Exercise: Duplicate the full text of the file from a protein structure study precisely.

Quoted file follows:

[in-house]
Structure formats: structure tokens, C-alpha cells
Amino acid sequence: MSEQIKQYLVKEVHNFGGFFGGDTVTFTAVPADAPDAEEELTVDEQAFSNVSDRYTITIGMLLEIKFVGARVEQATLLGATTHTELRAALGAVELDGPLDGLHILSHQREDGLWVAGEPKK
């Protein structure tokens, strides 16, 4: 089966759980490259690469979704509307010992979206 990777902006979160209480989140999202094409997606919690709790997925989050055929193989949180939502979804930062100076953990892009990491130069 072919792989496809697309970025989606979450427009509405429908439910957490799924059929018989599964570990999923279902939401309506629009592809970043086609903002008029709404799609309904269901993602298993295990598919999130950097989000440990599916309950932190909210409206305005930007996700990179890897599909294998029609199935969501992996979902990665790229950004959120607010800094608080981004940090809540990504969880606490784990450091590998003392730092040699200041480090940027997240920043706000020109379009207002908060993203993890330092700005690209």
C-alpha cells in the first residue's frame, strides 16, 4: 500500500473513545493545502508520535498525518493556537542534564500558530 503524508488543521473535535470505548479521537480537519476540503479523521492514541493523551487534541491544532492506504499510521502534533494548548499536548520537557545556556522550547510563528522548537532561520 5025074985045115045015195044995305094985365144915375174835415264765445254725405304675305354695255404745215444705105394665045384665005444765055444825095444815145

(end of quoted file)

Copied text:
[in-house]
Structure formats: structure tokens, C-alpha cells
Amino acid sequence: MSEQIKQYLVKEVHNFGGFFGGDTVTFTAVPADAPDAEEELTVDEQAFSNVSDRYTITIGMLLEIKFVGARVEQATLLGATTHTELRAALGAVELDGPLDGLHILSHQREDGLWVAGEPKK
């Protein structure tokens, strides 16, 4: 089966759980490259690469979704509307010992979206 990777902006979160209480989140999202094409997606919690709790997925989050055929193989949180939502979804930062100076953990892009990491130069 072919792989496809697309970025989606979450427009509405429908439910957490799924059929018989599964570990999923279902939401309506629009592809970043086609903002008029709404799609309904269901993602298993295990598919999130950097989000440990599916309950932190909210409206305005930007996700990179890897599909294998029609199935969501992996979902990665790229950004959120607010800094608080981004940090809540990504969880606490784990450091590998003392730092040699200041480090940027997240920043706000020109379009207002908060993203993890330092700005690209």
C-alpha cells in the first residue's frame, strides 16, 4: 500500500473513545493545502508520535498525518493556537542534564500558530 503524508488543521473535535470505548479521537480537519476540503479523521492514541493523551487534541491544532492506504499510521502534533494548548499536548520537557545556556522550547510563528522548537532561520 5025074985045115045015195044995305094985365144915375174835415264765445254725405304675305354695255404745215444705105394665045384665005444765055444825095444815145